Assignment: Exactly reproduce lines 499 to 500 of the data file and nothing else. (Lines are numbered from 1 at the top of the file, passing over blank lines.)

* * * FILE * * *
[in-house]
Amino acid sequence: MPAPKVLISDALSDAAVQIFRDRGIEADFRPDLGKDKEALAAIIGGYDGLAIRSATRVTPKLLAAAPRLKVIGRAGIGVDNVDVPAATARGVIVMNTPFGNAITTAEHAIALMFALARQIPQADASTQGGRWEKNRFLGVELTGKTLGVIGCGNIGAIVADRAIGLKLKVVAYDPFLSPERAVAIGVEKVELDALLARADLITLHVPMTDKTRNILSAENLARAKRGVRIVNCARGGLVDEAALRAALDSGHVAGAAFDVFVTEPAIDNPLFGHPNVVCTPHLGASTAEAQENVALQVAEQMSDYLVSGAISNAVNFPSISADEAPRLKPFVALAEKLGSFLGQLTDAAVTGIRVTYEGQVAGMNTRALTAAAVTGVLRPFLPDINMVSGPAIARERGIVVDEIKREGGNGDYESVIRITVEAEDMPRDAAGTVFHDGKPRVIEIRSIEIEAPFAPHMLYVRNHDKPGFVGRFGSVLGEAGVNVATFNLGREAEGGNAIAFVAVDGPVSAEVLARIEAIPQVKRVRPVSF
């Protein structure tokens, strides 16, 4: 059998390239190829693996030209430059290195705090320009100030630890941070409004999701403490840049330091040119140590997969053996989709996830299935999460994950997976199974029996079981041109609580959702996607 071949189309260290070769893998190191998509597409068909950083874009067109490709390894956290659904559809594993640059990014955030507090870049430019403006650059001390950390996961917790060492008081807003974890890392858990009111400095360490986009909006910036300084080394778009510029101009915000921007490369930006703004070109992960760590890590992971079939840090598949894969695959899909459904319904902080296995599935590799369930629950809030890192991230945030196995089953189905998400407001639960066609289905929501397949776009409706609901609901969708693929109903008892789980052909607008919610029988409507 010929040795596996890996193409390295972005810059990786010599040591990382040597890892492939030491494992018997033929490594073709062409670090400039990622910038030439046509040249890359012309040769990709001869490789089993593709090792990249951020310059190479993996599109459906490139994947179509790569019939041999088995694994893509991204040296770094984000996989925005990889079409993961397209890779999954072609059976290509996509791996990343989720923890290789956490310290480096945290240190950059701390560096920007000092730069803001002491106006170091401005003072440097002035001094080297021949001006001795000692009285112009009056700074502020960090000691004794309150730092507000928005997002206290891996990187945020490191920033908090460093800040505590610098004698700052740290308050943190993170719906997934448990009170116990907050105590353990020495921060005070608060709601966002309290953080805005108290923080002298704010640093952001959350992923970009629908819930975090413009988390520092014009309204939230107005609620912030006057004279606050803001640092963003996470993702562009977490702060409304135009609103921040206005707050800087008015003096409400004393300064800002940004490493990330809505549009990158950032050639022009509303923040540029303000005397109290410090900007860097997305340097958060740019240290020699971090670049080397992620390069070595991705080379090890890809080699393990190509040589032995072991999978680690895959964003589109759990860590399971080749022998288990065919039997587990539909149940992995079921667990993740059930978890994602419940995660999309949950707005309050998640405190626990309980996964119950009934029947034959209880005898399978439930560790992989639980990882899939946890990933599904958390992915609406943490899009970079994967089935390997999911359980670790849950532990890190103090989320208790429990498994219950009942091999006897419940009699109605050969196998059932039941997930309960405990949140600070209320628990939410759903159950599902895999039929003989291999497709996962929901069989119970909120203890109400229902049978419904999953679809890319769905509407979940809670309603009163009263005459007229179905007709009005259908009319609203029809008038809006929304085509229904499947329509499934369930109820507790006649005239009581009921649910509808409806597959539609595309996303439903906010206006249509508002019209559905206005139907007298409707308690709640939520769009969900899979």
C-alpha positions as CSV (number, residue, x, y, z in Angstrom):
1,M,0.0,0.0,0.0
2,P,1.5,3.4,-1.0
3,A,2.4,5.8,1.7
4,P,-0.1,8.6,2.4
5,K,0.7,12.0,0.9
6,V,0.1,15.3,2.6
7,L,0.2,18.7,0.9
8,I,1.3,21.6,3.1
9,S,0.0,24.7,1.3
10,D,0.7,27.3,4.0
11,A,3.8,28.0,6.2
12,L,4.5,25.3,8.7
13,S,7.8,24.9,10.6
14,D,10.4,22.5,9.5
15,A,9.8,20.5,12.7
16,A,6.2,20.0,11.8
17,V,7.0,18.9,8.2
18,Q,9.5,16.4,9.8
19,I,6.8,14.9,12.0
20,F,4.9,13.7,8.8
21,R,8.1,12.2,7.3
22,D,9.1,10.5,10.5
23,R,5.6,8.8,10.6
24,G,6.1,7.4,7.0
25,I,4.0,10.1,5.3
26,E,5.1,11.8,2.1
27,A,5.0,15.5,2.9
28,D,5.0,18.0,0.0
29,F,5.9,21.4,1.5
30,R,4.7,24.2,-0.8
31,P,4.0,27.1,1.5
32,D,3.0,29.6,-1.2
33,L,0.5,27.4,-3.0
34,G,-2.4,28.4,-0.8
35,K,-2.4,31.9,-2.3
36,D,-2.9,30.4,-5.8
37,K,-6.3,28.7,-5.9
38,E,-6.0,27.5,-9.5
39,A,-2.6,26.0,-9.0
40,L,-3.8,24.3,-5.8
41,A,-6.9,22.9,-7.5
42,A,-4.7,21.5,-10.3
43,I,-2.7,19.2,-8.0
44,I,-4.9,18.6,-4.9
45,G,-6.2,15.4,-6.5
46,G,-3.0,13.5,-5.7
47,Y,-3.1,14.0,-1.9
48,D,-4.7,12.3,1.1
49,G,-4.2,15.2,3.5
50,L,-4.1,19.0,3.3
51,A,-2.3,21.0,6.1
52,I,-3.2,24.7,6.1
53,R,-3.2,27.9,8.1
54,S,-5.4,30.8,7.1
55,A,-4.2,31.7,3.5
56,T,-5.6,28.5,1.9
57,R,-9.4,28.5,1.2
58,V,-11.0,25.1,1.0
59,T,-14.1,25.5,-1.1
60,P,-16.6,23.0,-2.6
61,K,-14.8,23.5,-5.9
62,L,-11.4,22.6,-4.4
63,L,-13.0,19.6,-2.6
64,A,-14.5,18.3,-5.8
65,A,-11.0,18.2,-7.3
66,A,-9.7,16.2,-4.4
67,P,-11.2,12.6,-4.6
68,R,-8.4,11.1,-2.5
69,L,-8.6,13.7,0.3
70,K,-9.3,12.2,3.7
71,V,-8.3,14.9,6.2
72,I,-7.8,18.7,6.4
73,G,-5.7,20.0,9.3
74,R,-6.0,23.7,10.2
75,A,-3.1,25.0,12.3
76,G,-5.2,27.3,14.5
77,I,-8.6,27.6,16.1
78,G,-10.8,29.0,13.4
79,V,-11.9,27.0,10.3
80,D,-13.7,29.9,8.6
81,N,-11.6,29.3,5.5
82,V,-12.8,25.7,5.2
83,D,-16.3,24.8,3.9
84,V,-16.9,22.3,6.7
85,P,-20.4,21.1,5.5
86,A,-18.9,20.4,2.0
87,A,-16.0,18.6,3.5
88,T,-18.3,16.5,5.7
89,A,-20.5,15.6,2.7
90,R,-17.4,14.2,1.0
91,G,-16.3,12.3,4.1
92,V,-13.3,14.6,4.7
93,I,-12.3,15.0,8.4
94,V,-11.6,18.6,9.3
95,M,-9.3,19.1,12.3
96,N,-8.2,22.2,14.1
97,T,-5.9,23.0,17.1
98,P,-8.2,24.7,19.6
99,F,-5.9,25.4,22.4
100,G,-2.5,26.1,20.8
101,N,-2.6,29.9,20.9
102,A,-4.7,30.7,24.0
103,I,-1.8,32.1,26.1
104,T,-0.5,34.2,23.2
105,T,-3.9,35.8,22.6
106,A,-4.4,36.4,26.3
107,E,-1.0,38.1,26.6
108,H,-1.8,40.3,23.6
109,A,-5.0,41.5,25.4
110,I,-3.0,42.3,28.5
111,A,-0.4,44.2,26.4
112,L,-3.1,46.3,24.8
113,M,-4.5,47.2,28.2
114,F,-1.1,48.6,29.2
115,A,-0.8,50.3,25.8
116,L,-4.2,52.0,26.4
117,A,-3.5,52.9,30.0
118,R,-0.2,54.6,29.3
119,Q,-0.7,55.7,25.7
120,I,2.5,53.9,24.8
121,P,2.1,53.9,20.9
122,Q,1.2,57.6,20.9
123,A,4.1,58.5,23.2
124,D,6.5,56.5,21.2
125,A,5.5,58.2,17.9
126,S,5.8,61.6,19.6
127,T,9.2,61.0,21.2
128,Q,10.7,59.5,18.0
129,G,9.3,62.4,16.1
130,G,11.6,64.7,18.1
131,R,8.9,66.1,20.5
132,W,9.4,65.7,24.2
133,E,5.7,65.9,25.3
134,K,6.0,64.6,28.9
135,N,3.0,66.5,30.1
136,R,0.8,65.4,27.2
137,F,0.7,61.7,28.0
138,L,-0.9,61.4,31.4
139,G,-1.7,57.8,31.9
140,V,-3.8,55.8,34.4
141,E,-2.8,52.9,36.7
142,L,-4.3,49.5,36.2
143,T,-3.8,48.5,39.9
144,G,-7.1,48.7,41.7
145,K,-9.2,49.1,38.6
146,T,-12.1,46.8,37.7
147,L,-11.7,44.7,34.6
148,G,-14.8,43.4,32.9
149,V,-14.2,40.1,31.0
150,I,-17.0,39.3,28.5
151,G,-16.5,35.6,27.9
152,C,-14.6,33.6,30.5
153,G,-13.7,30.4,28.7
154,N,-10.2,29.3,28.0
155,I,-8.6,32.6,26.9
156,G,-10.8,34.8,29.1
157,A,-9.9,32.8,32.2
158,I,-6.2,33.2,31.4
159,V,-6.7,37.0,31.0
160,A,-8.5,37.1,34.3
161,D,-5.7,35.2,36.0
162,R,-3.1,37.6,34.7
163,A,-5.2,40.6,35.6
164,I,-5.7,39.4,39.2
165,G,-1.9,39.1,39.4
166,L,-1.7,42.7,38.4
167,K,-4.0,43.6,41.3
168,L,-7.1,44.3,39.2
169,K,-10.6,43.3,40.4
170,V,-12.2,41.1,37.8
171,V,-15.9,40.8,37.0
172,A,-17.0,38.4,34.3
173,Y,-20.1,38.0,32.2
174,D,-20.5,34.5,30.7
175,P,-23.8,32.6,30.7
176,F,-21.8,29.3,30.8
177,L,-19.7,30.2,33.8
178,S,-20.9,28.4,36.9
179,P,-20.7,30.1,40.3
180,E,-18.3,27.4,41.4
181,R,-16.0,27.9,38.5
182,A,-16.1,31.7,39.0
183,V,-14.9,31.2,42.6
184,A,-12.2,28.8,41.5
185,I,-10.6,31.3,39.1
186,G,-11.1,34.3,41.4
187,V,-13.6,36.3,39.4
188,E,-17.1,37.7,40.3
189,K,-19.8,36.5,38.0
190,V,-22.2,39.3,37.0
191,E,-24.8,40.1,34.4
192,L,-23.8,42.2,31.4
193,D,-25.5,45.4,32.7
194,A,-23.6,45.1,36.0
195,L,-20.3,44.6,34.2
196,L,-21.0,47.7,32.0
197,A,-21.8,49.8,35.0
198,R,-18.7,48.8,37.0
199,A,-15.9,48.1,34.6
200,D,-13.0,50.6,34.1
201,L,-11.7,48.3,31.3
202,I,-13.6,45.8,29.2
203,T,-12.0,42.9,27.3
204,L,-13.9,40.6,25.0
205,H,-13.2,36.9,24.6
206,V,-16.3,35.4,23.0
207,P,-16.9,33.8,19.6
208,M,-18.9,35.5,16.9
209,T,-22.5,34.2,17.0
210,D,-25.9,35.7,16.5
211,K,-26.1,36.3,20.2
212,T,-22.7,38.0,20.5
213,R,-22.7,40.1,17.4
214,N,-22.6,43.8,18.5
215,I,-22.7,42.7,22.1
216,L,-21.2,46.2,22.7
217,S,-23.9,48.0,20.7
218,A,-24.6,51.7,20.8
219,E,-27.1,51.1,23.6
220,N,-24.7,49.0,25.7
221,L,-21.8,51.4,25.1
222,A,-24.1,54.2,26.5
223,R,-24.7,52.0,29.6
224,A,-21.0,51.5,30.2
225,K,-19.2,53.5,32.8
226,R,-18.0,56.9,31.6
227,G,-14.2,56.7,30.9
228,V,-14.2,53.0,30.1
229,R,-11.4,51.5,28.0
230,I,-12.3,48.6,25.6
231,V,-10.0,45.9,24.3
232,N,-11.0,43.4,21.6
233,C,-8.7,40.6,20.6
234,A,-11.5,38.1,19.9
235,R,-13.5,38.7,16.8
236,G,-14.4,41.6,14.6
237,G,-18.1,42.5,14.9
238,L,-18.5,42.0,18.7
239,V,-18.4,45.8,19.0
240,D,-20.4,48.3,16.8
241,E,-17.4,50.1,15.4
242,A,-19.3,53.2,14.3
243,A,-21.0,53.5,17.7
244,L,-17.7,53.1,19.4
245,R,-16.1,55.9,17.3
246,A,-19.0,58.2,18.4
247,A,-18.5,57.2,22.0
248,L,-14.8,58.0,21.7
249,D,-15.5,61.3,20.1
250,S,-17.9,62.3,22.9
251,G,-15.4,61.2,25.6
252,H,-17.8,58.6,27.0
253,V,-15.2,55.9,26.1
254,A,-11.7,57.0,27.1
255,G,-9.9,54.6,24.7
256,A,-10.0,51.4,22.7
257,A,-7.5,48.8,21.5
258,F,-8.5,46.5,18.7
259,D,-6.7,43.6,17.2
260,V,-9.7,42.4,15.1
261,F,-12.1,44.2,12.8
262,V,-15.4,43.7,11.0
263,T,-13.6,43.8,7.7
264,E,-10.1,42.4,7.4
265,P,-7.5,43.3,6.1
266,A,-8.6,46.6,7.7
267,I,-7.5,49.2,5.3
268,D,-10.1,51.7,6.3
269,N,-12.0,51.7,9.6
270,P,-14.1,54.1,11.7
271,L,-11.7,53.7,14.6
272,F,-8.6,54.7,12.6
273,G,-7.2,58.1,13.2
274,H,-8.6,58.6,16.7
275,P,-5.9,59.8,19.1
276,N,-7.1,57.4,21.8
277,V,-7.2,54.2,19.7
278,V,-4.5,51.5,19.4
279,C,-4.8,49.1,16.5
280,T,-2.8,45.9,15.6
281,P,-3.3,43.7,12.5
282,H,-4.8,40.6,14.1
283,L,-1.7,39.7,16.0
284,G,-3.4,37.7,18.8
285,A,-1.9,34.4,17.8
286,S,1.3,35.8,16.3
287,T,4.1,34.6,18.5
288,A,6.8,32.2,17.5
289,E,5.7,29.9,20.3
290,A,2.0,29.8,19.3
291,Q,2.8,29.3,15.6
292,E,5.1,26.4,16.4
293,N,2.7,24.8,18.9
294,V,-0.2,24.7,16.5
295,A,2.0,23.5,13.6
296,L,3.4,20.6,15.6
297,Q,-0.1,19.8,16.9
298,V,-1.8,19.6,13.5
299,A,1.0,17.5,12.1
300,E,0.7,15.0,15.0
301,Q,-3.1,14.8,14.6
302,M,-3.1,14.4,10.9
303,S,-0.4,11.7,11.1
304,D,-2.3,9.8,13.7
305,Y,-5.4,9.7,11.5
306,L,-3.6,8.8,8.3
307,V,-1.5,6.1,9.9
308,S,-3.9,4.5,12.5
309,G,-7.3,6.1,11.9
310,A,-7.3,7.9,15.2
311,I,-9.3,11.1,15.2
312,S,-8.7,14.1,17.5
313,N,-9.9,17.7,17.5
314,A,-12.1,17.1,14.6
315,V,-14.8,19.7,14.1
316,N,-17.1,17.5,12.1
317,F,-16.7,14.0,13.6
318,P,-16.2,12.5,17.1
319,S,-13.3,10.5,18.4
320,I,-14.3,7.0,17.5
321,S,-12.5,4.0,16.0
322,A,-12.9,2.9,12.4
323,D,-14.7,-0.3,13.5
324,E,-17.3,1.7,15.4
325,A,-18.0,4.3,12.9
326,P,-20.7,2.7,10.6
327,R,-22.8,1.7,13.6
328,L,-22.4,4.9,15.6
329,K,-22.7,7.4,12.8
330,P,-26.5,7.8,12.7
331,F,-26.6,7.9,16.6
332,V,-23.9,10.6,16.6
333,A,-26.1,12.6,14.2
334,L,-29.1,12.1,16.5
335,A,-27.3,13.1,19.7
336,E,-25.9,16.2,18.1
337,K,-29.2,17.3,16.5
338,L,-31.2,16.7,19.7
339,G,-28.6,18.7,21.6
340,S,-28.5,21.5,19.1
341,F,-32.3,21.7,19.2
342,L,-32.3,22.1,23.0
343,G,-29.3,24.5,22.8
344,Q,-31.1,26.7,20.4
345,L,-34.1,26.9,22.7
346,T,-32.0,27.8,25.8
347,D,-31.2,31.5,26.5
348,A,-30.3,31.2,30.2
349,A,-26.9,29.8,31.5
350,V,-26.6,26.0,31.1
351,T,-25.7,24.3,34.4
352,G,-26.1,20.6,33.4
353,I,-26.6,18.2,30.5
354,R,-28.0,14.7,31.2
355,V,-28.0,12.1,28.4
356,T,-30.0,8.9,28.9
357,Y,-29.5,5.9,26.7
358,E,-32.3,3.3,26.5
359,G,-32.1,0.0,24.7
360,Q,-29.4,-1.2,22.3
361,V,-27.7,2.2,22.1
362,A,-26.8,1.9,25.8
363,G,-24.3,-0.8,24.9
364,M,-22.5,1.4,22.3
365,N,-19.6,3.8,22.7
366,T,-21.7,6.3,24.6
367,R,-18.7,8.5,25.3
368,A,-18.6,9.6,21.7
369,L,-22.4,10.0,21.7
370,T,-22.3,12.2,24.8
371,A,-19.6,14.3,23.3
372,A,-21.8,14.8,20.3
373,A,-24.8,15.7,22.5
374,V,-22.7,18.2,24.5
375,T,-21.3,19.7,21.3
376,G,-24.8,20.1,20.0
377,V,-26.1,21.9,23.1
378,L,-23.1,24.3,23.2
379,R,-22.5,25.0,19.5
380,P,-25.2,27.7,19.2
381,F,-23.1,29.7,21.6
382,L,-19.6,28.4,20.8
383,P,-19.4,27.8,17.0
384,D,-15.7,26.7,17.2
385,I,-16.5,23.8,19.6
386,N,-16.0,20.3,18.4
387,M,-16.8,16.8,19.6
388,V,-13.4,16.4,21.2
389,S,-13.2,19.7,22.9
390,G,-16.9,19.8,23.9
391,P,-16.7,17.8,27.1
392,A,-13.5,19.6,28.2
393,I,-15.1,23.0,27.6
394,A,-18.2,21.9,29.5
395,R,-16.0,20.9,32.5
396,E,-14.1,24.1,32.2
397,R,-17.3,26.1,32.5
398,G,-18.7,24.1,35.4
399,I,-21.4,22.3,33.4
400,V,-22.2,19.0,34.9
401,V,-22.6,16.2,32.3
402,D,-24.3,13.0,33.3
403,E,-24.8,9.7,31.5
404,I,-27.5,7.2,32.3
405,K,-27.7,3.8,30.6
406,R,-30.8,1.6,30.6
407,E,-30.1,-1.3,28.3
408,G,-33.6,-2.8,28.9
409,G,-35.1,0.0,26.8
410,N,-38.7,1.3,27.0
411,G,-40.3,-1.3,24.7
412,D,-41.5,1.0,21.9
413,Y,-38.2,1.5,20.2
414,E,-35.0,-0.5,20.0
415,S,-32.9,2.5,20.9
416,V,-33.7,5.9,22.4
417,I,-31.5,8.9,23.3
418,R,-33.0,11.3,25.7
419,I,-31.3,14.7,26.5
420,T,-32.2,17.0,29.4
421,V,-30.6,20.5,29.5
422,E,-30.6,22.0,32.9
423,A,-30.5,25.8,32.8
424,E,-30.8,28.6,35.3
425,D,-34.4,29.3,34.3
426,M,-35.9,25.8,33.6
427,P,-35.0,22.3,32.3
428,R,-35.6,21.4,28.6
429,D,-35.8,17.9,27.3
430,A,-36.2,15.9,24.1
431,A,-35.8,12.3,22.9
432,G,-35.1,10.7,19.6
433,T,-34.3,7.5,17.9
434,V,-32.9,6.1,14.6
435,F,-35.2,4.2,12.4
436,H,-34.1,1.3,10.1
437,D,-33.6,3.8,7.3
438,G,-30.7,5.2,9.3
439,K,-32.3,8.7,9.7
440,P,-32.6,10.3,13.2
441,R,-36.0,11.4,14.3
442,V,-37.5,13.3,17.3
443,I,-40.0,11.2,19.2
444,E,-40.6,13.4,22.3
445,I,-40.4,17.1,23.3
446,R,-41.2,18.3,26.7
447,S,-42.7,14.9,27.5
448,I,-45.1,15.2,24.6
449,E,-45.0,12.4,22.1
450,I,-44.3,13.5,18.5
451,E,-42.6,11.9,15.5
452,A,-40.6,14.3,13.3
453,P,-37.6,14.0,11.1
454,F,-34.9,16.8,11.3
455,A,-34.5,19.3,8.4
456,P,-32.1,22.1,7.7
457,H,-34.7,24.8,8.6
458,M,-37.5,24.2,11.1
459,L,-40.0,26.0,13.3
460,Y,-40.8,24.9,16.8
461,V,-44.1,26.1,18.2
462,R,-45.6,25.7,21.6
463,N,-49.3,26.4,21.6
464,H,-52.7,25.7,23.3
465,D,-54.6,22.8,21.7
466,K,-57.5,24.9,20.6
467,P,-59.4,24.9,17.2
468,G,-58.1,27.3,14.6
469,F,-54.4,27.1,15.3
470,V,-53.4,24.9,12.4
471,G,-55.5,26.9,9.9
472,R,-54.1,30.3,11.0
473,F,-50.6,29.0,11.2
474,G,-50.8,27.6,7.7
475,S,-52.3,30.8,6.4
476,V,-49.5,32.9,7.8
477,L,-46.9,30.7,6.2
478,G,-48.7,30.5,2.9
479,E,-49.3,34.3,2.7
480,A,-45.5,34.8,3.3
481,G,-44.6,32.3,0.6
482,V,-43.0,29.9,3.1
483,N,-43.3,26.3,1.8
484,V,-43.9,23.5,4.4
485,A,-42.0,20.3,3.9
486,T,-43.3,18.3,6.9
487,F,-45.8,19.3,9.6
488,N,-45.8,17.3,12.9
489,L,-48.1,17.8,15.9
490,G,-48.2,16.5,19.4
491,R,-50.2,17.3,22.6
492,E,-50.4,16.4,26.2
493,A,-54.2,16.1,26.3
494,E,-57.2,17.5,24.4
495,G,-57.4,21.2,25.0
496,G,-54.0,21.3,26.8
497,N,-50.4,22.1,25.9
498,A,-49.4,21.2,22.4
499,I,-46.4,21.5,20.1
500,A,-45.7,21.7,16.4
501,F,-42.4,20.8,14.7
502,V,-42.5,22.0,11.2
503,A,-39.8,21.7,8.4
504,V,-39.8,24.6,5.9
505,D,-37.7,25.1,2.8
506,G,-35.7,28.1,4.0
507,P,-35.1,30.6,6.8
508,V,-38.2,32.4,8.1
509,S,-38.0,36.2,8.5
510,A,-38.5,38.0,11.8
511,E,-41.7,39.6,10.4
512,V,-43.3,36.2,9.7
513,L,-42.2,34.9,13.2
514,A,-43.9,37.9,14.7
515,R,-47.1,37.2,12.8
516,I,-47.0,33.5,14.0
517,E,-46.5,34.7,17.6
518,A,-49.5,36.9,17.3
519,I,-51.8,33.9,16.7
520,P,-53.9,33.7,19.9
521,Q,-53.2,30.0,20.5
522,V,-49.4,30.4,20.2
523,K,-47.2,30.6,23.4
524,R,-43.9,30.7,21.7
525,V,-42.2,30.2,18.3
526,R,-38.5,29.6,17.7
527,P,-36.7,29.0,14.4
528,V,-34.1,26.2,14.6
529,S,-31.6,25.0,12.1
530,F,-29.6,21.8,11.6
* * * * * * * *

495,G,-57.4,21.2,25.0
496,G,-54.0,21.3,26.8